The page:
“What I try to do, is create films that will foster change in themselves, or at the very least start a conversation,” said Matt Kay, 31-year-old documentary director.
Kay directed Little Miss Sumo (2018), an 18-minute short film which follows the Japanese athlete Hiyori Kon as she attempts to become the number one female amateur sumo wrestler in the world — that, in a sport which is mainly associated with men.
Kay founded his production company, Walks of Life Films (WoLF) only in 2012, but he has managed to spread his net wide, and the story has caught on both in Japan and abroad.
Kay told JAPAN Forward that this had been his “most ambitious project so far.”
Little Miss Sumo was released in 2018. It has since won several international awards and been showcased in more than 40 major festivals on five continents, including the likes of the British Film Institute Festival and Tribeca.
In end-October 2019, the film became available on Netflix in 190 countries. It has been translated into 30 languages and dubbed into nine. At the same time, the word spread beyond film, and in mid-October 2019, the BBC 100 Women list nominated Kon in recognition of her efforts to pave the way for other women who want to become sumo wrestlers.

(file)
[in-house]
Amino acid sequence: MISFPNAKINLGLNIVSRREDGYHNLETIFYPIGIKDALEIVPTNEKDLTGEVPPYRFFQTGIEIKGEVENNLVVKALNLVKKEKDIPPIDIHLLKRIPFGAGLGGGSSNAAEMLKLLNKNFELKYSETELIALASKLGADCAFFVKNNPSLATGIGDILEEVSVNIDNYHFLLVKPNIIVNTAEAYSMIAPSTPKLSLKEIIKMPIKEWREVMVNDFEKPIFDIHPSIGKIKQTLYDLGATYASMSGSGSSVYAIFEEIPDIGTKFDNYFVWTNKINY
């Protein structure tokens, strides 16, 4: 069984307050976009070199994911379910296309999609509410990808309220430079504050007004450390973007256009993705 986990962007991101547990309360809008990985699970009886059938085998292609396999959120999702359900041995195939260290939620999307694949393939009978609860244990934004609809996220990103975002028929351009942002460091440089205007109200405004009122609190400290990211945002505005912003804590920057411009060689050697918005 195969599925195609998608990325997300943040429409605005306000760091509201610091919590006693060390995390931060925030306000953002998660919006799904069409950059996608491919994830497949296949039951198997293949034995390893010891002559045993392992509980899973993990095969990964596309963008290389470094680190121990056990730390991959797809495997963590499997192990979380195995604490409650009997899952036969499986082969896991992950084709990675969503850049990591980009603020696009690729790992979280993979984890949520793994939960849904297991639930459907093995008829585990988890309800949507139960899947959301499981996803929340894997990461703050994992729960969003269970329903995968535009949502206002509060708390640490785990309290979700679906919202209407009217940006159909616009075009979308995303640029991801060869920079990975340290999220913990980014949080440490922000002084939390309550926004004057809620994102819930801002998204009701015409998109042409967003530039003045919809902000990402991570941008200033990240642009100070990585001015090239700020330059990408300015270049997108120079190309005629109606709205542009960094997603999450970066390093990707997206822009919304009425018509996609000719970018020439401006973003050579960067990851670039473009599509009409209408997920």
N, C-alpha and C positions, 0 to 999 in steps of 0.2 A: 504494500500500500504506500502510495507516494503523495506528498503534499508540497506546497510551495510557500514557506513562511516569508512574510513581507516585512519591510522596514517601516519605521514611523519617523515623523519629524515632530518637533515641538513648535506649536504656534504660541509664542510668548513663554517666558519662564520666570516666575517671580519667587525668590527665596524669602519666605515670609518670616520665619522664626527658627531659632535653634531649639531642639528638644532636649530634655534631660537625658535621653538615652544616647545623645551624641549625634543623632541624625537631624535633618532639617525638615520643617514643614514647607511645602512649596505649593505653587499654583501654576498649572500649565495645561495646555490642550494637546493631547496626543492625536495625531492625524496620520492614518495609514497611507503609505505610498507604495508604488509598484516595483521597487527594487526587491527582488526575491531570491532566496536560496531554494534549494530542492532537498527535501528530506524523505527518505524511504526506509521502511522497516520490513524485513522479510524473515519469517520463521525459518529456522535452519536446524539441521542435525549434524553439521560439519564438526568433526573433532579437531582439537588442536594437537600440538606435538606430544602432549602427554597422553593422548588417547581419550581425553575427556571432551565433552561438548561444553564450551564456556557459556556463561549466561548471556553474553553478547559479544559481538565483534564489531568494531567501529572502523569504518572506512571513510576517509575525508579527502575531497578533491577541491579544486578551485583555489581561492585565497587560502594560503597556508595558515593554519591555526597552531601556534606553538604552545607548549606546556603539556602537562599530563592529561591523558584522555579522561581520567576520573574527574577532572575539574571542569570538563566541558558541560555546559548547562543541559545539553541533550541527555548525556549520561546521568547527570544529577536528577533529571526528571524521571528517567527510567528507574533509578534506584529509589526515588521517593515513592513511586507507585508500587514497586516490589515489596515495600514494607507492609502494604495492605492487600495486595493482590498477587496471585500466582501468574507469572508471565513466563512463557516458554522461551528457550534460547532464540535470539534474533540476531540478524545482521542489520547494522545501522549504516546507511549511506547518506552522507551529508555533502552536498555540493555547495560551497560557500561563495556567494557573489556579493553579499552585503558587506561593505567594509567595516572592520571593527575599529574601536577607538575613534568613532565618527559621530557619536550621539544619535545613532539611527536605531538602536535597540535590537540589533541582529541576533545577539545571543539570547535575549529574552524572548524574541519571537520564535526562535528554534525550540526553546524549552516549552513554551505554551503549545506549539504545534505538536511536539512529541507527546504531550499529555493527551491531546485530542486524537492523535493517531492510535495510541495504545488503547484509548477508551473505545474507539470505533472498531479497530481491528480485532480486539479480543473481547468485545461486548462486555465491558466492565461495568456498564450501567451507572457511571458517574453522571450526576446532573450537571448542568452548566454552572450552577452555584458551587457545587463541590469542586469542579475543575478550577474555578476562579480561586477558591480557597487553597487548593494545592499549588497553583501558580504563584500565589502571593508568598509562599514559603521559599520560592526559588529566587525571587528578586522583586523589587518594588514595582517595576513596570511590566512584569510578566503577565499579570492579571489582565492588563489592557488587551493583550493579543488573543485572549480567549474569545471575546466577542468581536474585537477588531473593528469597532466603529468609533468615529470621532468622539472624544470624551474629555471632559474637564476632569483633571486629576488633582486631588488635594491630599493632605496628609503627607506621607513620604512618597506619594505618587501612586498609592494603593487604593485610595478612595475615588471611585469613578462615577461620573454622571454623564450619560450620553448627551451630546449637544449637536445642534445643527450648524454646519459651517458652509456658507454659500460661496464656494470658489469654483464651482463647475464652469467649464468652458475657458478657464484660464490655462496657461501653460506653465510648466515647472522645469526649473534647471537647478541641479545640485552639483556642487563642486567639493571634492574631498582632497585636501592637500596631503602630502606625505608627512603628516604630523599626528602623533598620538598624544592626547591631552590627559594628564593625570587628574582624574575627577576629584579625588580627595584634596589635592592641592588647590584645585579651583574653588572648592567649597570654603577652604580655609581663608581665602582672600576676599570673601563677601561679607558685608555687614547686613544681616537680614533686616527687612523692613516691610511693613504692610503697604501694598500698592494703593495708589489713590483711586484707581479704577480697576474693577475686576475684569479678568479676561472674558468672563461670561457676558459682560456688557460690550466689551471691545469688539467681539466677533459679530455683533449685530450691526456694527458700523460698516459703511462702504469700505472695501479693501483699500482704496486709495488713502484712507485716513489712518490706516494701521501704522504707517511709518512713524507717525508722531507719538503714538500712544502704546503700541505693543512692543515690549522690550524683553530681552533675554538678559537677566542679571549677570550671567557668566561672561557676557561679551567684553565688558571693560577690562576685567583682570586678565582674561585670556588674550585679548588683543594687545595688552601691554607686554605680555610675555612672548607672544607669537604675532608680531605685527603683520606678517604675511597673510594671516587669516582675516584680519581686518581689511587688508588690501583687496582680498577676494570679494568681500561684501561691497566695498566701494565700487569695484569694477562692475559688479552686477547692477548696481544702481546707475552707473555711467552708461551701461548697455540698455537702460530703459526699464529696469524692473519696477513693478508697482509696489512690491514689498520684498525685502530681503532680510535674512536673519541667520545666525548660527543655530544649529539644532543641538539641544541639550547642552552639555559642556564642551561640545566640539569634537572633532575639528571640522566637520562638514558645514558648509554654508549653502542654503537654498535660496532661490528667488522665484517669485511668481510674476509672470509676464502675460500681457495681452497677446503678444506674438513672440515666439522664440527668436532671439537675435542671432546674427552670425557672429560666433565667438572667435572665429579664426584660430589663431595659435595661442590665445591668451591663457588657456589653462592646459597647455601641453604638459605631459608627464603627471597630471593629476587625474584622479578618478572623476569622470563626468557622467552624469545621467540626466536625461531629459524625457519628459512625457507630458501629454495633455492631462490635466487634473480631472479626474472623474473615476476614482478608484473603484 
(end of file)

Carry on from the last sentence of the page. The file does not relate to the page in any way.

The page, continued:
With the Tokyo 2020 Olympics and Paralympics looming, and the debate in the world of sumo regarding the role of women, JAPAN Forward sought to find out more from two people who approached the topic head on.
In exclusive interviews with Matt Kay and Hiyori Kon, we talked about the making of Little Miss Sumo, the debates surrounding amateur and ‘Grand Sumo’ (currently the only professional form of sumo), and what exciting things await the sport in 2020.
Hiyori Kon’s love for sumo started simply enough. When she was in her first year of elementary school, her brother took her to her first sumo match. Kon comes from Aomori, a prefecture in northern Honshu and a hub for aspiring sumo wrestlers.
The young Kon seemed to have developed a knack for it rather quickly. For the first three years she did sumo, she didn’t lose a single match — even when the opponent happened to be a boy. In the film, there is footage of a young Kon smiling toothily in the camera, with her umpteenth medal.